Papa Johns, only the latest corporate whore to reveal themselves

Definition of WHORE (n)

1: a woman who engages in sexual acts for money :prostitutealso : a promiscuous or immoral woman
2: a male who engages in sexual acts for money
3: a venal or unscrupulous person

Definition of WHORE (v)

1: to have unlawful sexual intercourse as or with a prostitute
2: to pursue a faithless, unworthy, or idolatrous desire

The Case of Papa John’s

In a recent statement Papa John’s CEO, John Schnatter, announced that instead of raising the price of pizza by the 12-14 cents it would cost to fund health care for his full-time employees to comply with the new American health care legislation he would, instead, cut employee hours because President Obama was re-elected. Keep in mind, this is at a time when the company’s 3rd quarter 2012 profits have increased and the company’s international economic performance is higher than that of many of its competitors like Domino’s. So, at a time when shareholders could afford to lose a little from each share, split the cost with consumers, or consumers could pay an extra 14 cents per pizza and still be within a tolerable market threshold, Schnatter decides to do the most ridiculous thing of all — hurt his employees to make a political point.

So what is Schnatter’s price?

Apparently his price to sell out his employees is, at most 14 cents per pizza. Now, in a world driven by bottom-line only this doesn’t necessarily even make sense because in any given American market there are already pizza places that are less expensive than Papa John’s, so this seems unlikely to be the threshold significantly driving sales down. No, this isn’t a rational business decision that Schnatter’s made, this is an irrational decision based in political dogma. Perhaps he doesn’t understand the influence that image, evaluation of corporate social responsibility, and trust are the cornerstones of doing business. In fact, most people look for opportunities to minimize their exposure to companies they don’t trust or like. Now, in the case of a company like Wal-Mart that gets a lot of bad press a lot of the time, it’s not going to hurt them as much because the competition for Wal-Mart is pretty thin. However, in the case of a company like Papa John’s — a market that is saturated with competitors — if people look at this as a political move with few benefits and hurts a working segment that’s already at risk, Papa John’s risks much more than losing 14 cents a pizza profit. And, by the way, they should lose out because this is a snarky response to not getting what he wanted in the election. I’m sure a man who lives in a castle can arm himself against economic ups and downs, but his employees are unlikely to be able to manage the changes.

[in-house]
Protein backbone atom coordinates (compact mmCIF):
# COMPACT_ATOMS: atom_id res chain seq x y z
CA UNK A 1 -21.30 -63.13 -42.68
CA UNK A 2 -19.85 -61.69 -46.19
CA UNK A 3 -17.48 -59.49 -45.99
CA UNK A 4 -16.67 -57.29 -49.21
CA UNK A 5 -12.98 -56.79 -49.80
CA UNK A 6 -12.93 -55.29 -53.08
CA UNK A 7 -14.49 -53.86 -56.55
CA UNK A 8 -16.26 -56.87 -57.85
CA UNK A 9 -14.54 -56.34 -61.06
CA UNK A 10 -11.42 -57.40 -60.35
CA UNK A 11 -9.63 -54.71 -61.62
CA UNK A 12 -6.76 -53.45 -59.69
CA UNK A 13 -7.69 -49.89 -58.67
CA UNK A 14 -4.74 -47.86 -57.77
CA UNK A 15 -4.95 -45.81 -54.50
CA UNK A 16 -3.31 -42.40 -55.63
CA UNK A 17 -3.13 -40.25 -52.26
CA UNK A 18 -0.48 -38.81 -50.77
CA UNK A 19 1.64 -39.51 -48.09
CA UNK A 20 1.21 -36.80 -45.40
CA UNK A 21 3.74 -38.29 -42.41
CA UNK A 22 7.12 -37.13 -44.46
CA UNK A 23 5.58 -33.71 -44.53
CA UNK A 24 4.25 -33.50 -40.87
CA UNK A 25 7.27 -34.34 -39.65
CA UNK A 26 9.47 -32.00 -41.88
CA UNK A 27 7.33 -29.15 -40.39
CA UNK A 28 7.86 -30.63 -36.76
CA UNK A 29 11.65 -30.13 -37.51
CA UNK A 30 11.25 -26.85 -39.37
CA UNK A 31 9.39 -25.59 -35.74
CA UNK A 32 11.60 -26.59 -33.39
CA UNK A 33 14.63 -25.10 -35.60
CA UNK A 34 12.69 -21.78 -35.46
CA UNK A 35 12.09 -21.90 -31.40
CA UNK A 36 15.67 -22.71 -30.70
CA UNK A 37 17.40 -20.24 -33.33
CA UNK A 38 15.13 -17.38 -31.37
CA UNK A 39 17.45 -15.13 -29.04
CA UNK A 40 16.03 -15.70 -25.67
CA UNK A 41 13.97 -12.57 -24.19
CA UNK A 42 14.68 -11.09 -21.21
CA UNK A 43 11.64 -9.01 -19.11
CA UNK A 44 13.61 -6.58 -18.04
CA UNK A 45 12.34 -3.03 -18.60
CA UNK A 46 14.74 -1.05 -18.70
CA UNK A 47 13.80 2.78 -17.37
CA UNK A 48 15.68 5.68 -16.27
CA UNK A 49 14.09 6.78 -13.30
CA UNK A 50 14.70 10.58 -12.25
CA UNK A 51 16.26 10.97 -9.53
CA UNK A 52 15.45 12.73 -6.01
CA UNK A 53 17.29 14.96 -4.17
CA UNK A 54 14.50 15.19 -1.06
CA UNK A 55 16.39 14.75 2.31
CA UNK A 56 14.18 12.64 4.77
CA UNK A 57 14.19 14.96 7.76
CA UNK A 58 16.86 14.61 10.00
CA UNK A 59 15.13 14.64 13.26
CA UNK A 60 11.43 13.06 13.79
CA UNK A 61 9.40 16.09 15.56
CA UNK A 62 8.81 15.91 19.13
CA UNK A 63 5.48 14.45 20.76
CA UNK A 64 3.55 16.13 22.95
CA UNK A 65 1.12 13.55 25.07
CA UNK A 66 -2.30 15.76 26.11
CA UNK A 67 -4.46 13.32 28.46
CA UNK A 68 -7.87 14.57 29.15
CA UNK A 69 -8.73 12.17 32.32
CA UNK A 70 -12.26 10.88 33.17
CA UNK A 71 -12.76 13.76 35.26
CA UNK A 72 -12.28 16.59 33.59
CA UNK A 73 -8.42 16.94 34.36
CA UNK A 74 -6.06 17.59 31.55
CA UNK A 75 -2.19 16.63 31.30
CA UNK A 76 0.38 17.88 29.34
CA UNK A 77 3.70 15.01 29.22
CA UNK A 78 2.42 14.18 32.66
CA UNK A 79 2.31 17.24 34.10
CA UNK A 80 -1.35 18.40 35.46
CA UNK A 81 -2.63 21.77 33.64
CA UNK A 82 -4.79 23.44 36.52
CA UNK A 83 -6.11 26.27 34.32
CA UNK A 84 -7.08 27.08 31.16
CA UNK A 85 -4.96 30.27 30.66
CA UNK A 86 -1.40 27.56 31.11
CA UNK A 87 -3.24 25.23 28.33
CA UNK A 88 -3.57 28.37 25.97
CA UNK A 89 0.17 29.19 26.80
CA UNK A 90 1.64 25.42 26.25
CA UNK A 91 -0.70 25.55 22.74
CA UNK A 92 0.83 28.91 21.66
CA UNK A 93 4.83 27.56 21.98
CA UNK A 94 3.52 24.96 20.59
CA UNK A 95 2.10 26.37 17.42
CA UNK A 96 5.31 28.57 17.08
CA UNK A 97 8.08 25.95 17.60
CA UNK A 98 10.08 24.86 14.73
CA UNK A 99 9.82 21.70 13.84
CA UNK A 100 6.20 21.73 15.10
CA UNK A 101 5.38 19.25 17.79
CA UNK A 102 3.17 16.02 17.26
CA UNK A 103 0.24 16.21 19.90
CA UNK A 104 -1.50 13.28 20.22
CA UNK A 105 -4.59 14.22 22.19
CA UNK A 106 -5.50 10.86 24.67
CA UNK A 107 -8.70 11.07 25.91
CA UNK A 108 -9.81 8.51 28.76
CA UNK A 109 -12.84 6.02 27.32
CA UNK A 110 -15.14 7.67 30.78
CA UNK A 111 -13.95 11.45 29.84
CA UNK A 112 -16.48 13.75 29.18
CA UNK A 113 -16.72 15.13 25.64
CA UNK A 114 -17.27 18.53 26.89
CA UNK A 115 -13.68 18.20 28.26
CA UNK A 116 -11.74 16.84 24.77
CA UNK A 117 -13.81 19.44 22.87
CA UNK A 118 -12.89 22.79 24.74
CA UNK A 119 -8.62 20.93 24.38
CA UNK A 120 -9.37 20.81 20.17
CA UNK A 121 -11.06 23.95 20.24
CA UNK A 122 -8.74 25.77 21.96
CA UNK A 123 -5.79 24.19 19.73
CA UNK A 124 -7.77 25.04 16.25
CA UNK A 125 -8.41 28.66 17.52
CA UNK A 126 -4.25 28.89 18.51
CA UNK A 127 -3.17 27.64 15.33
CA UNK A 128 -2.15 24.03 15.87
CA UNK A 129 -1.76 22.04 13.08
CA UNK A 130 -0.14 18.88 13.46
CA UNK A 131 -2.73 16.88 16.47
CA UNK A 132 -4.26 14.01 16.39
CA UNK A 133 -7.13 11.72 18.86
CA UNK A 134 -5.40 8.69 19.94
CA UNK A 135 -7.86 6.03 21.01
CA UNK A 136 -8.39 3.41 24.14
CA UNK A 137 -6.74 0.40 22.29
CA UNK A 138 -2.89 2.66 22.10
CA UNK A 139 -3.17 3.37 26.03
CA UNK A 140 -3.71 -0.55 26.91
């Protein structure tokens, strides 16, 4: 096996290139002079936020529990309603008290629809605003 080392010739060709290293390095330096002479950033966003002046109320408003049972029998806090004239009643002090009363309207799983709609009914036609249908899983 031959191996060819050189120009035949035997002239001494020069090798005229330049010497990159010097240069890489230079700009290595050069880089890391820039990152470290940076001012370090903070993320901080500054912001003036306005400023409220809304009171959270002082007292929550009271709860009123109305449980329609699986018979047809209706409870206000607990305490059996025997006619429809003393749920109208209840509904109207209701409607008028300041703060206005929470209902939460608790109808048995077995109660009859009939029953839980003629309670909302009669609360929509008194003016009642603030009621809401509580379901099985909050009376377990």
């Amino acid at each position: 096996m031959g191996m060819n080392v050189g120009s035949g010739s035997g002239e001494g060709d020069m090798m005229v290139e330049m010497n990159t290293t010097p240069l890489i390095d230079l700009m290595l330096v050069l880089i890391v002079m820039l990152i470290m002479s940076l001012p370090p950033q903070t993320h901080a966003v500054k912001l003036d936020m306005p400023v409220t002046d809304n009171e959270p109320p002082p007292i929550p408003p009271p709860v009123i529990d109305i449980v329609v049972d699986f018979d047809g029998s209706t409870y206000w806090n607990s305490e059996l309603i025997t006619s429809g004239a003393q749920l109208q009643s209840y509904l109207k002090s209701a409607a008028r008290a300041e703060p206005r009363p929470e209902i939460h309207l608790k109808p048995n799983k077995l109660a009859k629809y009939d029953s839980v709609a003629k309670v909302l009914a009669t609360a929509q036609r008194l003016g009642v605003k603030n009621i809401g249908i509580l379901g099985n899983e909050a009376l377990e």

Apparently, Schnatter’s humanity can be bought…

but clearly his long-game strategy needs some work. If he wanted to make the case that Obamacare was hurting his business, then the smarter strategy would have been to wait it out — see if profit margin went down significantly, face some pressure from major shareholders, create the illusion that you were trying to keep it going for the employees, but then either make the decision to increase pizza prices by the requisite amount OR cut wages with the evidence laid out for you. That would have been the smart strategy in the long game. But that would have risked having to admit that it might not significantly affect profit margins or that it was good for his company’s employees. See, that’s why we can be pretty confident that this was about political dogma and not good business strategy.

The problem?